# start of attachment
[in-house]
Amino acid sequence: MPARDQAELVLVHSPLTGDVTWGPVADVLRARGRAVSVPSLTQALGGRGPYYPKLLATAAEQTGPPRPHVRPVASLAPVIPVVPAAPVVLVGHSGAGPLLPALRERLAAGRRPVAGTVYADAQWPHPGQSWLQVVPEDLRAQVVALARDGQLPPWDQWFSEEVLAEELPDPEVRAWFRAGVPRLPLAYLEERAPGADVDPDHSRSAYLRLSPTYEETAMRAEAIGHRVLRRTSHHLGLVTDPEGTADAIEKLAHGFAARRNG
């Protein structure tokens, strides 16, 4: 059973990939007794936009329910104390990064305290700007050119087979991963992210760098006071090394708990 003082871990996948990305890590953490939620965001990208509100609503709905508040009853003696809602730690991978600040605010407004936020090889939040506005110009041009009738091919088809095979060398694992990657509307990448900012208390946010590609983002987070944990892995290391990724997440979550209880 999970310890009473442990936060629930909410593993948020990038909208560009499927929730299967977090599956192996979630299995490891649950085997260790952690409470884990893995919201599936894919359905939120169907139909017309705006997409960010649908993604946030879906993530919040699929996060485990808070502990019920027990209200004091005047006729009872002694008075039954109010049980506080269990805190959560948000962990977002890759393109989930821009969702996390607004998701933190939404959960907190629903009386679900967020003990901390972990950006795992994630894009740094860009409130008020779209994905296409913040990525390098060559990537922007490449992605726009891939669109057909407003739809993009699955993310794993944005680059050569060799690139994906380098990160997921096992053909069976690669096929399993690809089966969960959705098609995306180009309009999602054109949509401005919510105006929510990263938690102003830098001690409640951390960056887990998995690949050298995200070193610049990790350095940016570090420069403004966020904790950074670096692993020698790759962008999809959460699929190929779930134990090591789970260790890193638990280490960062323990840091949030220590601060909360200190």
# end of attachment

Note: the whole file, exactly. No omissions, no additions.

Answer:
[in-house]
Amino acid sequence: MPARDQAELVLVHSPLTGDVTWGPVADVLRARGRAVSVPSLTQALGGRGPYYPKLLATAAEQTGPPRPHVRPVASLAPVIPVVPAAPVVLVGHSGAGPLLPALRERLAAGRRPVAGTVYADAQWPHPGQSWLQVVPEDLRAQVVALARDGQLPPWDQWFSEEVLAEELPDPEVRAWFRAGVPRLPLAYLEERAPGADVDPDHSRSAYLRLSPTYEETAMRAEAIGHRVLRRTSHHLGLVTDPEGTADAIEKLAHGFAARRNG
């Protein structure tokens, strides 16, 4: 059973990939007794936009329910104390990064305290700007050119087979991963992210760098006071090394708990 003082871990996948990305890590953490939620965001990208509100609503709905508040009853003696809602730690991978600040605010407004936020090889939040506005110009041009009738091919088809095979060398694992990657509307990448900012208390946010590609983002987070944990892995290391990724997440979550209880 999970310890009473442990936060629930909410593993948020990038909208560009499927929730299967977090599956192996979630299995490891649950085997260790952690409470884990893995919201599936894919359905939120169907139909017309705006997409960010649908993604946030879906993530919040699929996060485990808070502990019920027990209200004091005047006729009872002694008075039954109010049980506080269990805190959560948000962990977002890759393109989930821009969702996390607004998701933190939404959960907190629903009386679900967020003990901390972990950006795992994630894009740094860009409130008020779209994905296409913040990525390098060559990537922007490449992605726009891939669109057909407003739809993009699955993310794993944005680059050569060799690139994906380098990160997921096992053909069976690669096929399993690809089966969960959705098609995306180009309009999602054109949509401005919510105006929510990263938690102003830098001690409640951390960056887990998995690949050298995200070193610049990790350095940016570090420069403004966020904790950074670096692993020698790759962008999809959460699929190929779930134990090591789970260790890193638990280490960062323990840091949030220590601060909360200190």